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Advances in Aging Research: The Baltimore Longitudinal Study of Aging

At 60 years and counting the National Institute on Aging's Baltimore Longitudinal Study of Aging (BLSA) is one of the longest-running studies in the world. The study was the first to ask a most basic question: What is normal aging?

There is still much to learn, but so far two major conclusions can be drawn from BLSA data. First, "normal" aging cannot be distinguished from disease. Although people's bodies change and can in some ways decline over time, these changes do not inevitably lead to diseases such as diabetes, hypertension, or dementia.

Second, no single, chronological timetable of human aging exists. We all age differently. In fact, in terms of change and development, there are more differences among older people than among younger people. Genetics, lifestyle, and disease processes affect the rate of aging between and within all individuals.

These fundamental changes in our thinking about age and disease have led the BLSA and the field of aging research in important new directions. As we further pinpoint the influences on how we age, we can also think about new and more effective interventions that may prevent disease and promote healthy aging.

Overall, by incorporating the study of disease into their understanding of normal aging, BLSA scientists have been able to:

  • Quantify areas of natural, age-related decline and compare these declines with changes related to disease. For instance, researchers have studied natural versus disease-related changes in muscle quantity and strength, how these changes may be associated with other age-related physical and chemical changes, and the impact of these changes on longevity and physical ability.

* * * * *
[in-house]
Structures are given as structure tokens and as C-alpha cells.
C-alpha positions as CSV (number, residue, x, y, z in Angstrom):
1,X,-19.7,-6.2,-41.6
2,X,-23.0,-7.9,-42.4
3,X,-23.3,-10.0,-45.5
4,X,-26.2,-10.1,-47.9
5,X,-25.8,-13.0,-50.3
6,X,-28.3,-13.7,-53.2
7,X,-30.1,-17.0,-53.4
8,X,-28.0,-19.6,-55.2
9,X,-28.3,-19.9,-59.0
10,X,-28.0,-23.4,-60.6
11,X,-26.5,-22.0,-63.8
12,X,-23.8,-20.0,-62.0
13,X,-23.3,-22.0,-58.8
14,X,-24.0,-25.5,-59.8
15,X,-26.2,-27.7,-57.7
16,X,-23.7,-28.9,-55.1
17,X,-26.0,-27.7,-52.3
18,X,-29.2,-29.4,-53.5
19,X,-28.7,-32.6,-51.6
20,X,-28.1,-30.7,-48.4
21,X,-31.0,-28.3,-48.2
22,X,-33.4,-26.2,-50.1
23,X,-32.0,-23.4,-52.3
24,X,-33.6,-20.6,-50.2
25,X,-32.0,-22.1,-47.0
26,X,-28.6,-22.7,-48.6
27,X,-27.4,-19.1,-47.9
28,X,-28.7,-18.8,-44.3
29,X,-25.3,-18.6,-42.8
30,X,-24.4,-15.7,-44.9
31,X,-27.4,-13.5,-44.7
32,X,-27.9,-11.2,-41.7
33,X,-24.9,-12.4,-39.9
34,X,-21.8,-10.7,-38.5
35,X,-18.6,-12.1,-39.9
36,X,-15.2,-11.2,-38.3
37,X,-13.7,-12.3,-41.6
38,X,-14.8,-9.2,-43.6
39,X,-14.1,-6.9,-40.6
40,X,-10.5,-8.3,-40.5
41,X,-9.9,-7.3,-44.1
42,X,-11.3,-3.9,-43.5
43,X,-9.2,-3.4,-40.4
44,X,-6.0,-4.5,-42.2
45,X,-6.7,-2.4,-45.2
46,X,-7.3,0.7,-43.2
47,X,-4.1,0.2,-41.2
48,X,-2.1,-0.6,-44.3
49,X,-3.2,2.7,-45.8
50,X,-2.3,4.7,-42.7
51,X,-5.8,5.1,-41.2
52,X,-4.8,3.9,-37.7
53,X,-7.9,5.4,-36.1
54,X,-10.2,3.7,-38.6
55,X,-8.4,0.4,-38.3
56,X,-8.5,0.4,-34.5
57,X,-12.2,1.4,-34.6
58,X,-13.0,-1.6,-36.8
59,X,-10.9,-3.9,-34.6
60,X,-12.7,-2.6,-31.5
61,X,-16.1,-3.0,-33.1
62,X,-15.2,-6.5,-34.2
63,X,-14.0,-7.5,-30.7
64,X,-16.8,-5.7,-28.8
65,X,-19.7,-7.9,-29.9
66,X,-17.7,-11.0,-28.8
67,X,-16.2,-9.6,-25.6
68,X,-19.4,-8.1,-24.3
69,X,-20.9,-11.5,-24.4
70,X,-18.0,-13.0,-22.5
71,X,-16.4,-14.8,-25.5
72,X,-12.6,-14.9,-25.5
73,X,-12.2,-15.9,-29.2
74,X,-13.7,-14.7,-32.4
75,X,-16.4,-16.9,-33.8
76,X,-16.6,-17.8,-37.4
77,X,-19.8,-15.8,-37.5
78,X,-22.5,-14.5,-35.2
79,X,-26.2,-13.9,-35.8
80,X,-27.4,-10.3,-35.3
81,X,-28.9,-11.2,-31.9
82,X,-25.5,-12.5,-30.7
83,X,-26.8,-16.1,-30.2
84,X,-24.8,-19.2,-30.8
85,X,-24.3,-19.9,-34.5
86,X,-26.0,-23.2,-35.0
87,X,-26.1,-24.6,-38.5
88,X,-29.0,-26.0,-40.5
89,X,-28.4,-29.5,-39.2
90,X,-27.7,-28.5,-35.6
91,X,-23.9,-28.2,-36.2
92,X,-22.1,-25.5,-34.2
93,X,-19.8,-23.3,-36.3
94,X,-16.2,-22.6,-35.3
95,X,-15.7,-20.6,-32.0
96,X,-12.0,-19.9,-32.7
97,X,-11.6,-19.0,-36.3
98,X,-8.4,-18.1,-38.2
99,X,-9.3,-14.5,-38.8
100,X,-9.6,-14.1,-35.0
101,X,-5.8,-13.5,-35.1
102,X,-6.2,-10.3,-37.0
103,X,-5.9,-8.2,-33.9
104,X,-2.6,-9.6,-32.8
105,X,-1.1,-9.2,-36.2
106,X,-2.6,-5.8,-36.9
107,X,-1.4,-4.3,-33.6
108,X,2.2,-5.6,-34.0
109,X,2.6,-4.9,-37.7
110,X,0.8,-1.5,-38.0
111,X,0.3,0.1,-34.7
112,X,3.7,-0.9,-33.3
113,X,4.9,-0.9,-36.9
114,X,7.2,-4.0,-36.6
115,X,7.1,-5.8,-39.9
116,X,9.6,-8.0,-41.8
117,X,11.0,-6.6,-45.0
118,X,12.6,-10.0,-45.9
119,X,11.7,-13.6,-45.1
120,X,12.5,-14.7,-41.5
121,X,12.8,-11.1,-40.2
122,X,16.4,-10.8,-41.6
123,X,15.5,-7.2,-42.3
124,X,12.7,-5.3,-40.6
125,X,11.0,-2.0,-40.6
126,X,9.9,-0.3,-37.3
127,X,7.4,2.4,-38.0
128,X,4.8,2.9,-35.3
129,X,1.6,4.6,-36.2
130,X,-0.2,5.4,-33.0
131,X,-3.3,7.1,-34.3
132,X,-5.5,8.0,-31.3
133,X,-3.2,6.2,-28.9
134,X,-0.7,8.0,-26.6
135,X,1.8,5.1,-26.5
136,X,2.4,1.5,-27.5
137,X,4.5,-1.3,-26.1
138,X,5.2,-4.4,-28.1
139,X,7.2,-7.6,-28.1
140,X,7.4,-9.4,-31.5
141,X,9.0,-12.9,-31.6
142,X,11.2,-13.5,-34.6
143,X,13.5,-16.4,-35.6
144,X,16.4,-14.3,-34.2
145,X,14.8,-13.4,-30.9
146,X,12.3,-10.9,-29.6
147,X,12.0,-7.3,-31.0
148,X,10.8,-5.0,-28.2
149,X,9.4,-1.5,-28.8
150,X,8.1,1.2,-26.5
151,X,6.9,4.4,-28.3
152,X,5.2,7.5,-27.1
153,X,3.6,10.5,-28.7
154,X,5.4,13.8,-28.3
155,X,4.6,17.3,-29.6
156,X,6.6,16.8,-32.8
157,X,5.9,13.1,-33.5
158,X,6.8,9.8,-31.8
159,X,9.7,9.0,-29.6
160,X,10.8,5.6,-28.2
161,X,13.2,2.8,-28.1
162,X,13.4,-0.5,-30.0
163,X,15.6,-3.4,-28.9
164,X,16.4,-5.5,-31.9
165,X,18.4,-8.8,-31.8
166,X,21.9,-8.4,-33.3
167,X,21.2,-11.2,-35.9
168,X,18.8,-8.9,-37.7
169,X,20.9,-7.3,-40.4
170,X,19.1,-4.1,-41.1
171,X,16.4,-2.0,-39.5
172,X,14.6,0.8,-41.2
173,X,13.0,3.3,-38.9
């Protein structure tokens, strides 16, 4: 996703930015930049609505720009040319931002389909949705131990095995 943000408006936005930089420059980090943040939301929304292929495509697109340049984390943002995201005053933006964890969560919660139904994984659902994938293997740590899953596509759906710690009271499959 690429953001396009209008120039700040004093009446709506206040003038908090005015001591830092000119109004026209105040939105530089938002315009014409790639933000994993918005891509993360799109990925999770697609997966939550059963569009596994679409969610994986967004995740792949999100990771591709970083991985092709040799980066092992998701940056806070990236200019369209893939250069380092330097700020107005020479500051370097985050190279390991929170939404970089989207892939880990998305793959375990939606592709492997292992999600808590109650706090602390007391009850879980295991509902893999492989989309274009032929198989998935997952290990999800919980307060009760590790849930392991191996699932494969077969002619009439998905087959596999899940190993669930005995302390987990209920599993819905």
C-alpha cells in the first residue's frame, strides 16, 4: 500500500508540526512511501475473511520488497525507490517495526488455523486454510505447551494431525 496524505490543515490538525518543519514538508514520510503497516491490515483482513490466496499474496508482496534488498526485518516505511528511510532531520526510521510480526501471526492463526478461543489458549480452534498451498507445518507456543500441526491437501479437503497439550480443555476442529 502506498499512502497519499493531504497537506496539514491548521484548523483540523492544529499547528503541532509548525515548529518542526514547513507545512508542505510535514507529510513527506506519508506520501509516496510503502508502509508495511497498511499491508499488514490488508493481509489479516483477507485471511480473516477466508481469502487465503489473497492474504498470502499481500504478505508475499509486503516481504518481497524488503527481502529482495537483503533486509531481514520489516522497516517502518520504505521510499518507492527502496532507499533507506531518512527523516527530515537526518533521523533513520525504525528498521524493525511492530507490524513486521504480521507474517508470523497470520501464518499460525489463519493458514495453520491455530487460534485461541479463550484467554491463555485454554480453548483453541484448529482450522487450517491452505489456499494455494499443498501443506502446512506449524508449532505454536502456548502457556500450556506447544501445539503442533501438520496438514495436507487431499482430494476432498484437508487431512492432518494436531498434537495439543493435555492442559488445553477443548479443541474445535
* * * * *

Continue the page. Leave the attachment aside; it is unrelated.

• Build knowledge of the relationship between health risk factors and aging. Scientists have observed that the value of risk factors to predict disease may change with age. In one example, researchers calculated if the risk for heart disease could be better predicted by waist circumference along with body mass index (BMI, a measure of body fat based on height and weight), rather than by BMI alone. Waist circumference improved the predictive power of BMI for coronary risk in younger but not older people.
  • Track trends for behaviors that promote health or risk for disease. In one BLSA study, scientists examined the dietary diaries of participants ages 27 to 88 from 1961 to 1987 to see how food choices changed over time. They found that in the late 1960's, fat and cholesterol in participants' diets declined while their consumption of fiber increased. Adults of all age groups followed this healthy eating trend. Older people were just as able as younger people to change their eating habits and benefitted from these changes as much as younger people.

Read more about normal aging and lessons from the BLSA.

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